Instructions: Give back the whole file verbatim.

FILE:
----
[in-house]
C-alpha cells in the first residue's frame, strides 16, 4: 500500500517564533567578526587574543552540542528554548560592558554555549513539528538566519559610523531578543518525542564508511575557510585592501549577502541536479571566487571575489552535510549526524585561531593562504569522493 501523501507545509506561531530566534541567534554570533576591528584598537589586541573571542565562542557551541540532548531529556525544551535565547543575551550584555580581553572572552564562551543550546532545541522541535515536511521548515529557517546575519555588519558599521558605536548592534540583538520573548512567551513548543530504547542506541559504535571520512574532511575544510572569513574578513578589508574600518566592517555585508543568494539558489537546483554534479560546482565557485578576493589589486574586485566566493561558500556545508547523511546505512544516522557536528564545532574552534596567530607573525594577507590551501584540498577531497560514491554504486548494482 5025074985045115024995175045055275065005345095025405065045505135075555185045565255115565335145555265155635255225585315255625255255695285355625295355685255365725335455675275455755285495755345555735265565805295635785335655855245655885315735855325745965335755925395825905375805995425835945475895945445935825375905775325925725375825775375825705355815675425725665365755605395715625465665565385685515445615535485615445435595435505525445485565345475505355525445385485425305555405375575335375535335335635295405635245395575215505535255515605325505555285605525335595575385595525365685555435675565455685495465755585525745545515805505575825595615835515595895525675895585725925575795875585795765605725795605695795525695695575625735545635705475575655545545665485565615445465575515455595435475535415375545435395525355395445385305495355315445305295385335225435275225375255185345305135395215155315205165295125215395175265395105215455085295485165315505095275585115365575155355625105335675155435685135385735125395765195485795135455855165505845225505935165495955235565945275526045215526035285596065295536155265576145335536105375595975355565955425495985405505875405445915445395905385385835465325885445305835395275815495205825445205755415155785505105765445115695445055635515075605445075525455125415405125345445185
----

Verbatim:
[in-house]
C-alpha cells in the first residue's frame, strides 16, 4: 500500500517564533567578526587574543552540542528554548560592558554555549513539528538566519559610523531578543518525542564508511575557510585592501549577502541536479571566487571575489552535510549526524585561531593562504569522493 501523501507545509506561531530566534541567534554570533576591528584598537589586541573571542565562542557551541540532548531529556525544551535565547543575551550584555580581553572572552564562551543550546532545541522541535515536511521548515529557517546575519555588519558599521558605536548592534540583538520573548512567551513548543530504547542506541559504535571520512574532511575544510572569513574578513578589508574600518566592517555585508543568494539558489537546483554534479560546482565557485578576493589589486574586485566566493561558500556545508547523511546505512544516522557536528564545532574552534596567530607573525594577507590551501584540498577531497560514491554504486548494482 5025074985045115024995175045055275065005345095025405065045505135075555185045565255115565335145555265155635255225585315255625255255695285355625295355685255365725335455675275455755285495755345555735265565805295635785335655855245655885315735855325745965335755925395825905375805995425835945475895945445935825375905775325925725375825775375825705355815675425725665365755605395715625465665565385685515445615535485615445435595435505525445485565345475505355525445385485425305555405375575335375535335335635295405635245395575215505535255515605325505555285605525335595575385595525365685555435675565455685495465755585525745545515805505575825595615835515595895525675895585725925575795875585795765605725795605695795525695695575625735545635705475575655545545665485565615445465575515455595435475535415375545435395525355395445385305495355315445305295385335225435275225375255185345305135395215155315205165295125215395175265395105215455085295485165315505095275585115365575155355625105335675155435685135385735125395765195485795135455855165505845225505935165495955235565945275526045215526035285596065295536155265576145335536105375595975355565955425495985405505875405445915445395905385385835465325885445305835395275815495205825445205755415155785505105765445115695445055635515075605445075525455125415405125345445185